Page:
The Kremlin posed as a Black Lives Matter group that attempted to stir racial conflict by engaging players in Pokémon Go contests. Image: CNN

CNN has learned through an exclusive report that internet groups linked to Russia might have sought to spark racial tensions in the United States using not only social media but also the popular mobile game Pokémon Go.

Accounts posing as Black Lives Matter supporters organized campaigns for different protests across the country on several platforms. One of them was a contest that invited Pokémon Go players to capture gyms near racial violence sites and rename their creatures with the names of police brutality victims.

Reporters from the media giant unearthed a massive operation that reached hundreds of thousands of users in social media platforms. Congress is currently investigating the extent of Russian meddling in the 2016 presidential elections, which resulted in the swearing of Donald Trump as the 45th leader of the U.S.

Pokémon Go contest wanted to stir racial conflict

The concrete evidence that the Kremlin meddling efforts extended to Pokémon Go come from a flyer posted to the group named Don’t Shoot Us on its official site/Tumblr page. In it, it detailed the specifics of a contest through which players could win Amazon gift cards.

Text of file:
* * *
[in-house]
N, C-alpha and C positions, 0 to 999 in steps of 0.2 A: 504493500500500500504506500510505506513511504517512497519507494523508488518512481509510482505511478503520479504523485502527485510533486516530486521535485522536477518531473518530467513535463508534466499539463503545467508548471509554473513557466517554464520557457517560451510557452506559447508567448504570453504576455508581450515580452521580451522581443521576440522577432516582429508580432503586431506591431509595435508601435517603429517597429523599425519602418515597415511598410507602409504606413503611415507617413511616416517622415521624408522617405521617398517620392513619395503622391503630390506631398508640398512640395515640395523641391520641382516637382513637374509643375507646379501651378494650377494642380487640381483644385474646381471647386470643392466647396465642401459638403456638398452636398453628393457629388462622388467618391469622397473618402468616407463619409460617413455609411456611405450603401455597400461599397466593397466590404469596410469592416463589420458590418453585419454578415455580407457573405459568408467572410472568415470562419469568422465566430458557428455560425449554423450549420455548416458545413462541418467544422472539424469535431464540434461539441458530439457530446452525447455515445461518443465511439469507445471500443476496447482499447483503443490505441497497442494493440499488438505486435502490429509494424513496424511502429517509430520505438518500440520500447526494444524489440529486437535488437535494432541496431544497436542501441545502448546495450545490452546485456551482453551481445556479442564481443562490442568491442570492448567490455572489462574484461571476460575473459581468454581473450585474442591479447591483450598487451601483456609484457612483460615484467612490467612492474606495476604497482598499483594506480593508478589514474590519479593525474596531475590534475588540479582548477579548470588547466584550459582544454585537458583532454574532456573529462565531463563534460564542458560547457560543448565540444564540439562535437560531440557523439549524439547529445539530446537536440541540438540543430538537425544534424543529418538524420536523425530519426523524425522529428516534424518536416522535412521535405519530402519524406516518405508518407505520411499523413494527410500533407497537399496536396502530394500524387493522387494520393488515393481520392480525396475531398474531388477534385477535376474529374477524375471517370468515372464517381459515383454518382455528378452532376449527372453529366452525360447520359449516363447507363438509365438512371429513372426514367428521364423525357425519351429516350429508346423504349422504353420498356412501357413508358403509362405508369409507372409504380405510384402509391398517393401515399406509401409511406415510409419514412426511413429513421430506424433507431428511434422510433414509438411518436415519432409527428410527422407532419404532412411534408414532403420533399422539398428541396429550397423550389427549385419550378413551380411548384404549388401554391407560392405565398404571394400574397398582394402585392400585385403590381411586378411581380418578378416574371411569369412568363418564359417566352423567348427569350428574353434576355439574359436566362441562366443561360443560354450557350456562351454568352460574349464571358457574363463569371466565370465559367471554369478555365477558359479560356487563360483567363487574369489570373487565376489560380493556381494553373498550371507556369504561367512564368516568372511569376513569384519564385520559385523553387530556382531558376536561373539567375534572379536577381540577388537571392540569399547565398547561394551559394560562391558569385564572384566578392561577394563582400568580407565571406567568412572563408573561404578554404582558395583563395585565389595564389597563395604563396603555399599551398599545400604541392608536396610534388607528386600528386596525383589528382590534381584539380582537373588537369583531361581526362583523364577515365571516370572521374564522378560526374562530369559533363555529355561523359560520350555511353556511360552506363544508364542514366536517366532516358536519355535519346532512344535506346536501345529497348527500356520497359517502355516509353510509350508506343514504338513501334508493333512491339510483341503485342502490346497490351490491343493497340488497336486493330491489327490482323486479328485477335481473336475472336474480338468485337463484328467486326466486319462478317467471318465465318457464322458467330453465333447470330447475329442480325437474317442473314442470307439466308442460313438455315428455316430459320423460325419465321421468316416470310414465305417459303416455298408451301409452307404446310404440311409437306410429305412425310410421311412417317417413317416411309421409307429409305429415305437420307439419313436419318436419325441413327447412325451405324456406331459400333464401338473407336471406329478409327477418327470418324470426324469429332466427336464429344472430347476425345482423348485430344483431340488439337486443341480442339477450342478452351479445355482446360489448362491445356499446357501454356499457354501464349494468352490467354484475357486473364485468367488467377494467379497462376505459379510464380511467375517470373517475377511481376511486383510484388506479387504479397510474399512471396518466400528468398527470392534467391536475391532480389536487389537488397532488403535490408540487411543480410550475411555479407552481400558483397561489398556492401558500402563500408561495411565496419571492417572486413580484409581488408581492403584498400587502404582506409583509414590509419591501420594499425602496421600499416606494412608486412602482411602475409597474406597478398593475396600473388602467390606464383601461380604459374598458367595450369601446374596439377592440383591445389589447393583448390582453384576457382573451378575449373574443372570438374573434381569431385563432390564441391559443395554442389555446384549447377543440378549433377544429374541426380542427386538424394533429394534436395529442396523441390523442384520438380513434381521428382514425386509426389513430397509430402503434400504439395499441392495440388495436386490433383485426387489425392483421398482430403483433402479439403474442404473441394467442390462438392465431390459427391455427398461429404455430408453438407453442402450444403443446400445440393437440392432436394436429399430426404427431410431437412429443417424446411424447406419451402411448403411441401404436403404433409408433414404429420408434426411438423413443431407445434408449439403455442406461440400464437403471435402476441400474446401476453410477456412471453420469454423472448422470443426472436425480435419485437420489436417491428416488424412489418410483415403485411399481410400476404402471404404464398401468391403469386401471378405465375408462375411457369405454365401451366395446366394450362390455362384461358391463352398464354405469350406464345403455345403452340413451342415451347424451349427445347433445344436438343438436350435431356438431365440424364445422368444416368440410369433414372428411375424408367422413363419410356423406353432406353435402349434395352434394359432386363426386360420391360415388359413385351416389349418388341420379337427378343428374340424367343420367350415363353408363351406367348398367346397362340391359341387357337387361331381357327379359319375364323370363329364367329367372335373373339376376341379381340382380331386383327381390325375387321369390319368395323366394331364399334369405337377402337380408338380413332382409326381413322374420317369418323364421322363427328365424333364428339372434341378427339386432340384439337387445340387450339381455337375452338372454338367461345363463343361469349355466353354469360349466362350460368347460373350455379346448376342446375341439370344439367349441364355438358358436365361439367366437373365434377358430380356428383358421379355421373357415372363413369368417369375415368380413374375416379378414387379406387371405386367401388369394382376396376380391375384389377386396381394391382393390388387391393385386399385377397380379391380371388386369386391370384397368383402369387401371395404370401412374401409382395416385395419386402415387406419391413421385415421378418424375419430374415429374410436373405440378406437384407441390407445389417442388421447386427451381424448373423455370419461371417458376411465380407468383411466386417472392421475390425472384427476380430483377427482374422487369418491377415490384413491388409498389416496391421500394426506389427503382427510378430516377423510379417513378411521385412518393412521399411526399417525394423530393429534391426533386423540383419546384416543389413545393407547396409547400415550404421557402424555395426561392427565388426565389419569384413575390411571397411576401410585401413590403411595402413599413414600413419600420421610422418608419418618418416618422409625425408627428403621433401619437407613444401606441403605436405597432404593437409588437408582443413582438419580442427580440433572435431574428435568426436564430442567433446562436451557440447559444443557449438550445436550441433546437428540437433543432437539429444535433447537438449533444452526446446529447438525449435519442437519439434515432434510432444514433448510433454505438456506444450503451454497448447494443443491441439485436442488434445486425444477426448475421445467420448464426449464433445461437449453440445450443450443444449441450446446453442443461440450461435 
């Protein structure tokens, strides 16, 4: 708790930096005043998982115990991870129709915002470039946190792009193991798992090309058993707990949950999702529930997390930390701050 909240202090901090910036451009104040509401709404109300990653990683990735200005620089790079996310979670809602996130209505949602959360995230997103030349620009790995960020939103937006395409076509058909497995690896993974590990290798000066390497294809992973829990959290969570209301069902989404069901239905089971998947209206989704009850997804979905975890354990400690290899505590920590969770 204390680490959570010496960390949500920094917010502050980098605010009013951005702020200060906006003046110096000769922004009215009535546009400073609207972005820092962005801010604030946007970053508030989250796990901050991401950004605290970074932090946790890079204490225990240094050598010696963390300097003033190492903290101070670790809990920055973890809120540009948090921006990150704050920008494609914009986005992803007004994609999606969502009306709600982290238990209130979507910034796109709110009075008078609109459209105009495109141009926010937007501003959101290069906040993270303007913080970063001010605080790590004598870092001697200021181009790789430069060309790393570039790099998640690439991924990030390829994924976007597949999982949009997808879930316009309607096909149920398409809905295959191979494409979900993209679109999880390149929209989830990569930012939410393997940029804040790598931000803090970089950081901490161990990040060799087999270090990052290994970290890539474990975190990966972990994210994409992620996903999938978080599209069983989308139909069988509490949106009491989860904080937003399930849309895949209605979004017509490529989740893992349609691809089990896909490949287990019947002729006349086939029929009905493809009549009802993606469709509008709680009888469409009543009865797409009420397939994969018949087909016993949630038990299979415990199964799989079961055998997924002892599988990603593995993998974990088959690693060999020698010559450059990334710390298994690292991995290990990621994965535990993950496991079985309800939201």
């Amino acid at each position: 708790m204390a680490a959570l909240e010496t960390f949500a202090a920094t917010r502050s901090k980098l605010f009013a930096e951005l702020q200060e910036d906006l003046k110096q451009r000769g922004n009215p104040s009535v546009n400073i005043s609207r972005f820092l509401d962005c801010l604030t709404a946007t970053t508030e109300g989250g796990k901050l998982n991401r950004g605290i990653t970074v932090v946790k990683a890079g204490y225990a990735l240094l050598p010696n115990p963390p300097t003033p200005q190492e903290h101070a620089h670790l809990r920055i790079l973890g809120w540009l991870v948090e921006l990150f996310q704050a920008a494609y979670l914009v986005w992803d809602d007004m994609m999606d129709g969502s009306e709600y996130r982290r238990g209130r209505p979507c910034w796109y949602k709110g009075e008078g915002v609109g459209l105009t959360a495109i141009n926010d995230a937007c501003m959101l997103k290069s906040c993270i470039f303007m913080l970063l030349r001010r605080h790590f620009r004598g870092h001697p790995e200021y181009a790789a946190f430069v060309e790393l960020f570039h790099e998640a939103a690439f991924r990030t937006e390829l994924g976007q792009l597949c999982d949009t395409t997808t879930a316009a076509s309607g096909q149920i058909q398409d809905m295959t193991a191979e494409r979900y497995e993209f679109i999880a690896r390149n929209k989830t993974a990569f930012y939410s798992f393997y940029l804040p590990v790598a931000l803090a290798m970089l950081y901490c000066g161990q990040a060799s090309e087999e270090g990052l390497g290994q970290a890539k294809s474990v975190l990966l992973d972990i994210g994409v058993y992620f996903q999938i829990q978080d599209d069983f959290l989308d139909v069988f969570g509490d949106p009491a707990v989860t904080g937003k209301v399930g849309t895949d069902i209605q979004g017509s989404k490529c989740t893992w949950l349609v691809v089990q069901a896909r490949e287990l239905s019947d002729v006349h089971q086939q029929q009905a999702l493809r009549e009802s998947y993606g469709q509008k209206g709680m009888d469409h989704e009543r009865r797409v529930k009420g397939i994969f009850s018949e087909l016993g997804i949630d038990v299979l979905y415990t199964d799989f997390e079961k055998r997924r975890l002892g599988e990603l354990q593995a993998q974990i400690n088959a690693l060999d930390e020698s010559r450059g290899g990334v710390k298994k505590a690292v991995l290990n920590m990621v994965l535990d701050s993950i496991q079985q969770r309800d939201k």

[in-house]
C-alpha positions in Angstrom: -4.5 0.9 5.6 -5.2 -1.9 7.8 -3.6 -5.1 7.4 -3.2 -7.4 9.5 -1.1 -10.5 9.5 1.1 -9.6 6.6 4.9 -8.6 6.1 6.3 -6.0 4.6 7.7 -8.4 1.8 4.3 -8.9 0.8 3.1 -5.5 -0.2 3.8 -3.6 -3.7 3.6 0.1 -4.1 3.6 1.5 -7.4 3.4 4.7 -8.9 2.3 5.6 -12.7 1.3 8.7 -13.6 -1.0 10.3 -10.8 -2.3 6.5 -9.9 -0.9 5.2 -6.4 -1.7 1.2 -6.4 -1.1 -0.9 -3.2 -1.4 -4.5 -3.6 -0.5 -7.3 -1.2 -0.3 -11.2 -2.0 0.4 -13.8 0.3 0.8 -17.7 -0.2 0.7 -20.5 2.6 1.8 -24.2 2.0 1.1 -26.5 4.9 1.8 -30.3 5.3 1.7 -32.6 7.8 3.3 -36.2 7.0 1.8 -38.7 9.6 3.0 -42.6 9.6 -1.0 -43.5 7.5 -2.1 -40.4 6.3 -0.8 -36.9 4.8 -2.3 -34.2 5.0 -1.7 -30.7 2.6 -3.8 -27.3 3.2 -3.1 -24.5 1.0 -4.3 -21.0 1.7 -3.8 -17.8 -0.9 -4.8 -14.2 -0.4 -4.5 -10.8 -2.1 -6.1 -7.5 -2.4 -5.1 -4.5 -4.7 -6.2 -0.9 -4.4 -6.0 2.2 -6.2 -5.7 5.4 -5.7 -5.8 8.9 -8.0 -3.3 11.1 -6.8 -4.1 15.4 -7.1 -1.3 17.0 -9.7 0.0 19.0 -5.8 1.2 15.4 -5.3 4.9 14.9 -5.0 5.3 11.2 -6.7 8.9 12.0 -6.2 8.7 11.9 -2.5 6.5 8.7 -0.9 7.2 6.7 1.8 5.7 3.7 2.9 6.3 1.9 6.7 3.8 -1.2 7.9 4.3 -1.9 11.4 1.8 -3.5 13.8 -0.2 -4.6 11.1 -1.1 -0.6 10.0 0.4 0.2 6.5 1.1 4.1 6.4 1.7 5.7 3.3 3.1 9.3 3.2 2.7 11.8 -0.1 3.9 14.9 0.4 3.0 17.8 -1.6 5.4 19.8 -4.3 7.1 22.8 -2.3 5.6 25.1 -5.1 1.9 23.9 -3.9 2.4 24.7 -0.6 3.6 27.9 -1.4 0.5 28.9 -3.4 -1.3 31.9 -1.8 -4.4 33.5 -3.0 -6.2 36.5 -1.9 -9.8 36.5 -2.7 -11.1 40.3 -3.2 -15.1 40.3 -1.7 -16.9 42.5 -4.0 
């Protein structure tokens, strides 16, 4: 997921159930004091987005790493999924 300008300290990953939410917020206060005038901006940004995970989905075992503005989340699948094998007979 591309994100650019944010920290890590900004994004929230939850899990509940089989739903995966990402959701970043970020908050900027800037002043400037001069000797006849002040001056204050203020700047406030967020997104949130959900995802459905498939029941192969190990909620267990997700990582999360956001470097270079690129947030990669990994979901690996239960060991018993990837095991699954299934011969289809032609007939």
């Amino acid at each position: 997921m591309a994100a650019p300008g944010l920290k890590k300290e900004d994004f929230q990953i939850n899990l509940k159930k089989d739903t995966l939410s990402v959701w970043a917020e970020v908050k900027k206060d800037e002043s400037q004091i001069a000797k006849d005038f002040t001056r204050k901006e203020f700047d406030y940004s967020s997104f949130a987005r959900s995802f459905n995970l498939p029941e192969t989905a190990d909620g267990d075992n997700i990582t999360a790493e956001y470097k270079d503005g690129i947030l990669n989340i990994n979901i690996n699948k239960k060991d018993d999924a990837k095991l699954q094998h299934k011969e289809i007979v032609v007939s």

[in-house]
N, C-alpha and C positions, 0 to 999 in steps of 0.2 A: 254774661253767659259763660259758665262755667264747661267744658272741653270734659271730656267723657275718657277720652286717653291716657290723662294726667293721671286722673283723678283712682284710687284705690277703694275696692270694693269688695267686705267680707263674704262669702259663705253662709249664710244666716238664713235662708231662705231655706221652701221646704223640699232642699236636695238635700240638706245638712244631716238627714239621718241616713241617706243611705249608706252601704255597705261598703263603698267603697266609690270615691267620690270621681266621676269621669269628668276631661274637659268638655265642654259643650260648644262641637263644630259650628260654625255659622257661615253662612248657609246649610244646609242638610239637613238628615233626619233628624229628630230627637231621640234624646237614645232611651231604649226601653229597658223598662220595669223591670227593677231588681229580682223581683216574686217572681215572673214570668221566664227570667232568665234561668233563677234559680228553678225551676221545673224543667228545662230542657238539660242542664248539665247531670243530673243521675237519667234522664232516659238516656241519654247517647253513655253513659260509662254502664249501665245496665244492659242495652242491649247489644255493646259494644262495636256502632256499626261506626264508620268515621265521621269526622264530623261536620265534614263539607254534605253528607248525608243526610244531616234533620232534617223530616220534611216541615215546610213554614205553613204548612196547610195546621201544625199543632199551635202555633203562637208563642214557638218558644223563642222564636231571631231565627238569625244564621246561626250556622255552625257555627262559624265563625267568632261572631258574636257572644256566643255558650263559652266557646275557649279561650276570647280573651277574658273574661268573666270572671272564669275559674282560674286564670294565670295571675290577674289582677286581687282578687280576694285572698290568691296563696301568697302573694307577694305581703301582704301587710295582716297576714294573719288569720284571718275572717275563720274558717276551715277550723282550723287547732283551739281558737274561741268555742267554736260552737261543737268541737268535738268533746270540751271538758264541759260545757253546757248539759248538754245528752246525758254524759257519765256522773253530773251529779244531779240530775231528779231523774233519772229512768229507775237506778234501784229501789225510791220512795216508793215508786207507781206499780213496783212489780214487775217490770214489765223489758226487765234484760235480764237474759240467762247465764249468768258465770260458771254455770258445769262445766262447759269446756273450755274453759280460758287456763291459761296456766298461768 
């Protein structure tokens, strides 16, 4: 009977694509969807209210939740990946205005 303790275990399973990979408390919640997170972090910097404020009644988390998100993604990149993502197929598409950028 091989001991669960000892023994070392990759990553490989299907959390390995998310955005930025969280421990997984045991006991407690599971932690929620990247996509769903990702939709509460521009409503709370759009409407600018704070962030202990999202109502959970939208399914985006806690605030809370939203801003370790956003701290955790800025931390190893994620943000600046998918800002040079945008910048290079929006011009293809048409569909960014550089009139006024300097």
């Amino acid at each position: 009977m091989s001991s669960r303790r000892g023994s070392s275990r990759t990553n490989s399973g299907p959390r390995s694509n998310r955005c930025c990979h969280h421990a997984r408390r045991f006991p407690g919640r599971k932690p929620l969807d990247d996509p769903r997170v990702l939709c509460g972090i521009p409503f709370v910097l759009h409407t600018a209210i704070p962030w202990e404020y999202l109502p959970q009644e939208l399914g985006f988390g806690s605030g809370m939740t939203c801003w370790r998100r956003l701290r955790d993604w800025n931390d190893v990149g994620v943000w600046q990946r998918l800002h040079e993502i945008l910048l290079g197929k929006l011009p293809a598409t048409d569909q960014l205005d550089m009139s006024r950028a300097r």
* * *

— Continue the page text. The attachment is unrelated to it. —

Pokémon Go players were prompted to follow a Google Maps link in which locations were marked with the names of victims of police brutality incidents. The contest consisted in capturing gyms near the locations and renaming the leader Pokémon with the name of a victim.

A $100 Amazon gift card was the prize for the person who captured more gyms, while $75 was offered to the second best and $50 to the third place. People had to send screenshots of the victim-named Pokémon owning the gym to a Gmail address belonging to the organization.

CNN was unable to confirm whether people actually engaged in this contest in any way or not, and it is believed that the Russians sought to spark controversy by making memorials out of gyms and bring racial tensions to the popular AR game.

An important presence of black victim’s names in prominent gyms within the mobile hit would have certainly caught people’s attention. Pokémon Go, which was no short of controversies for various reasons, might even have served as a platform to trigger physical conflict and feed the conservative narrative.

YouTube channels owned by Don’t Shoot us were collectively seen by more than 300,000 people, while their Twitter account reached over 200,000 people in the period before and after the 2016 presidential elections.

Some of their sites are still active and have shifted to post about Palestine. No names, addresses, or contacts panned out while investigating, although a Russian connection was made in one of the documents that CNN was able to obtain.

Source: CNN